Now, to diversify your dance program I’m not recommending you sign up for all 20+ dances Arthur Murray teaches on the first day of lessons. That would be like buying one of EVERY stock on the stock market. At that point, you’ve gone too far. With the four pillars of stock diversification being growth, growth and income, aggressive growth, and international, your four pillars of Arthur Murray Diversification are below.


Dancing with a variety of people makes you a more adaptable and flexible dancer, letting you lead or follow the widest variety of dancers. Being able to lead the same move on a brand new student and a silver student shows the sign of true mastery in leading. Being able to follow not only the crazy moves your teacher throws at you but the two moves a brand new student has just learned will make you sought after by all possible partners.


Being a one-trick pony is really great until the next trick is called. If you can only dance one dance, you’ll sit out 90% of dances and dance only a few times per party. Maybe you can dance salsa, but what if you find yourself at country bar? Or a formal waltz? Being well-veresed in each dance will give your dancing more reach in the world. Also, being strong in your smooth dances will make your rhythm dances develop fullness and strength whereas your rhythm dances will give your rhythm dances the pop and flash to make you stand out.


Just dancing in the studio or with your instructor isn’t enough to break you away from your small comfort zone. Coming to After Hours, Medal Balls, Showcases, and Dance-o-Ramas all give you the ability and confidence to dance anywhere in the world. The best thing you can do is enhance your comfort zone and find out what it’s like to dance on empty floor with tons of people cheering only for you or dancing your heart out to take home a first place at Dance-o-Rama. Or just do it so when you’re dancing at a party and your teacher says “Hey, we need a party demo tonight. Can we do our foxtrot?” you have no fear about getting out there and performing.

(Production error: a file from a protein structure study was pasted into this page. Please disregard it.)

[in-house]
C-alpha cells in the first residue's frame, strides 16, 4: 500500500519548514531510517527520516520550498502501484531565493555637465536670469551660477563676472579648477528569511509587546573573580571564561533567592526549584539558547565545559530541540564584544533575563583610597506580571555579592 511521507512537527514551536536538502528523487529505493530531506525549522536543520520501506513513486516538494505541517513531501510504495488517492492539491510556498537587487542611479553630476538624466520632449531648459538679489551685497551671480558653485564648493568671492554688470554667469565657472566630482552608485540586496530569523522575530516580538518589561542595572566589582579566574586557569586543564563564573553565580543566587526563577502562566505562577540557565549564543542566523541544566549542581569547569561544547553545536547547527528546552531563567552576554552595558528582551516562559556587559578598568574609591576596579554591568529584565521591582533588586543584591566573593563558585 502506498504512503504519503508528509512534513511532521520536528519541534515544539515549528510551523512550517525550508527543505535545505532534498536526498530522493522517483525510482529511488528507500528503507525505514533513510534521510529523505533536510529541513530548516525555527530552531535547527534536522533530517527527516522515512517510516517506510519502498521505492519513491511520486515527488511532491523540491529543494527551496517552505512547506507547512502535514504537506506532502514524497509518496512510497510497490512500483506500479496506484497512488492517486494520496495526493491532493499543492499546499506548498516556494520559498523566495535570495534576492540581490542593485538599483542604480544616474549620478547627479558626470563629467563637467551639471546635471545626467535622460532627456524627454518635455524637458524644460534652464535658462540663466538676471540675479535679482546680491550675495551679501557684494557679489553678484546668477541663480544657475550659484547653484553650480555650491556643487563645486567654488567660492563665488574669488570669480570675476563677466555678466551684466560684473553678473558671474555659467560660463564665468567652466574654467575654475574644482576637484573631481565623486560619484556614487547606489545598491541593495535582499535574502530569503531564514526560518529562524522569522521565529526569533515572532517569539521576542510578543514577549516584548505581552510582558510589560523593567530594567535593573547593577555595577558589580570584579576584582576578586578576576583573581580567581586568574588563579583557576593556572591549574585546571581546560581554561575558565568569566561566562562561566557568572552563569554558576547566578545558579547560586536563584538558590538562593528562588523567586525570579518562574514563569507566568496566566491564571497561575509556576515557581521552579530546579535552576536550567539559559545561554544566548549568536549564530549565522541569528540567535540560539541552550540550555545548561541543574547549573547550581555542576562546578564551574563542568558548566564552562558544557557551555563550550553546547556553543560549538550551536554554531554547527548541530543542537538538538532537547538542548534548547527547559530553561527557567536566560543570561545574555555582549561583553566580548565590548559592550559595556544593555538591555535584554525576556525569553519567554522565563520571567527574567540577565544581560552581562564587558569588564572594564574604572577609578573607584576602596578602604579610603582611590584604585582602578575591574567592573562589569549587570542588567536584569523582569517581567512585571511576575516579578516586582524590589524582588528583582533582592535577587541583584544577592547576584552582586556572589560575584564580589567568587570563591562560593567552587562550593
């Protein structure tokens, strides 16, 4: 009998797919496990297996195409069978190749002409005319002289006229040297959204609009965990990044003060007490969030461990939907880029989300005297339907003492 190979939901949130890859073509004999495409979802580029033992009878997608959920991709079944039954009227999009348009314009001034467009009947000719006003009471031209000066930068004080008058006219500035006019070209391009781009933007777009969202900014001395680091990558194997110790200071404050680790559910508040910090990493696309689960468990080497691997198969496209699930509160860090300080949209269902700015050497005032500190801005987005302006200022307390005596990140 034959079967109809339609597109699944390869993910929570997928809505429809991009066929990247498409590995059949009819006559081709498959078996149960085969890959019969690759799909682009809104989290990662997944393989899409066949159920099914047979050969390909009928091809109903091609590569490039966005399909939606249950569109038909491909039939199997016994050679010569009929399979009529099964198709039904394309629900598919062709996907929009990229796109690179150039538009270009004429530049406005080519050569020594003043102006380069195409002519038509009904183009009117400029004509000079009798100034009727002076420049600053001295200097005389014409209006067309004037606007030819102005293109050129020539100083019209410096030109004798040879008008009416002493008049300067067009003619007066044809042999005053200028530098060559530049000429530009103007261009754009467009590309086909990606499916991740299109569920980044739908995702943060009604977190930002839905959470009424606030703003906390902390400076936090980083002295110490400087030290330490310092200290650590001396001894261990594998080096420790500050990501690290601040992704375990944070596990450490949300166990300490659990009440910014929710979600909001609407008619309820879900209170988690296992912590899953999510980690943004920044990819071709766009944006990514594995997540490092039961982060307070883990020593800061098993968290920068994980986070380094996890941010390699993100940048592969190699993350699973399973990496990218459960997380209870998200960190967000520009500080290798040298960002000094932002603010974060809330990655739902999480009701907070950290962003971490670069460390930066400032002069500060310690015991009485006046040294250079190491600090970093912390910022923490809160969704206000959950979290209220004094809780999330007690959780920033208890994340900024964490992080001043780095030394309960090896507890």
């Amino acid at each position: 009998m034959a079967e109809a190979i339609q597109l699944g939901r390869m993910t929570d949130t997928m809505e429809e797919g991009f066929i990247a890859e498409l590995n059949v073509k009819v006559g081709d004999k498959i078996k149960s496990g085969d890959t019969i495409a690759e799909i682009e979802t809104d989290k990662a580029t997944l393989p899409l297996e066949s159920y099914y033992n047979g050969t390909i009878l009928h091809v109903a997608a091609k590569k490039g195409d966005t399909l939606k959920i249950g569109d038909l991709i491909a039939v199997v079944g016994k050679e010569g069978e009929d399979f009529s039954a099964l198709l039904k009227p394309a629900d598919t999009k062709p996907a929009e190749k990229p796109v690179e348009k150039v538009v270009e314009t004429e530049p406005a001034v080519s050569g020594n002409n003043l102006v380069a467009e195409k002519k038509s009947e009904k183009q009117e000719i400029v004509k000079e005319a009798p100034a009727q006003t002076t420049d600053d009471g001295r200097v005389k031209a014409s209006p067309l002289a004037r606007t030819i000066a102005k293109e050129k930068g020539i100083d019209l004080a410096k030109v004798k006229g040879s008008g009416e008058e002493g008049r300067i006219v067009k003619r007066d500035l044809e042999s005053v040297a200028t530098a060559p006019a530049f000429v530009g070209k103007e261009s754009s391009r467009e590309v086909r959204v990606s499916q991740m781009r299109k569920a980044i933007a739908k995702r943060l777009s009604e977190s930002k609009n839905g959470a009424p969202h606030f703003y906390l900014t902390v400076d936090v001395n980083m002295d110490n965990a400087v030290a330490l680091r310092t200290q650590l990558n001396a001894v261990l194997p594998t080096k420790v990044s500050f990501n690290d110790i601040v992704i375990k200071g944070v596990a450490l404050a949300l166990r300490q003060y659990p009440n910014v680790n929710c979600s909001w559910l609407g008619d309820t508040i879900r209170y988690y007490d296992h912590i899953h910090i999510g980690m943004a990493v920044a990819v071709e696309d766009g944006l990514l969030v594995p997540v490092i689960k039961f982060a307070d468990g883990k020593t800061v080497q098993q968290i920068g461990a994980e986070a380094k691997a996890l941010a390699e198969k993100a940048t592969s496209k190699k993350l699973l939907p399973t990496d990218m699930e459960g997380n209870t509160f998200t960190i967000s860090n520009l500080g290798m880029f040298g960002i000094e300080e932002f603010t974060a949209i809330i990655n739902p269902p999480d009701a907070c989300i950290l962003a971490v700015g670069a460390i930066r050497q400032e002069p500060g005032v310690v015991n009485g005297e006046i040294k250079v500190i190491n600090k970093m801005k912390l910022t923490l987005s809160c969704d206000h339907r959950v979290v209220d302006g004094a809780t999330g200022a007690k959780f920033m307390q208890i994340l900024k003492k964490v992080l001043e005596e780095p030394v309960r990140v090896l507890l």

Music sounds different when you dance to it. When you’re moving to the music, you’ll feel beats you never knew were there. Hate country? Do a few laps of two-step and find out how energetic those pickers and kickers can be. Not into EDM? Too bad because they make great hustles. Dancing adds a new dimension to the way we hear, see, and feel music, so open yourself up to a diverse range of songs.

How to Diversify

Above, we said signing up for every single dance Arthur Murray teaches at the beginning isn’t the best way to begin diversification. If you did that, rather than putting all your eggs in one basket, you’re putting each egg in its own basket. By the time you need the last egg, you’ve forgotten where the basket is and inside is a rotten egg. Instead, focus on 6-10 dances as your primary dances in your private lessons: The dances that you know you want to learn plus the dances your teacher recommends for supplementing your favorites. Because Arthur Murray focuses on custom, personalized dance programs, we can’t give you specifics on your program. Work with your teacher and counselor to develop the perfect program for your dancing goals and dreams.

For the dances you’re not actively working on, go to group classes! These give you the basic tools to get through a dance. Although no replacement for private lessons, they give you a working knowledge of dances you’re either curious about or not interested in at all, but still want to be able to dance during a party or an After Hours.

And most importantly, change your dance program! Never think the dances you started with are the ones you’ll finish with. Times change, people change, interests change, so if you want to upgrade one dance from “every now and then” to “all the time,” don’t hesitate! As teachers we love hearing how excited you are about a new dance. We’re here to make your dance dreams come true, and coming to us with innovative ways to energize your dance program makes us thrilled about your commitment to your dancing future.

Developing security and profitably in your dancing is an easy goal to achieve if you follow the simple rule of diversification. Your golas combied with your teacher’s experience will create a stable, solvent dance program that will assure you long-term gains over your dancing lifetime.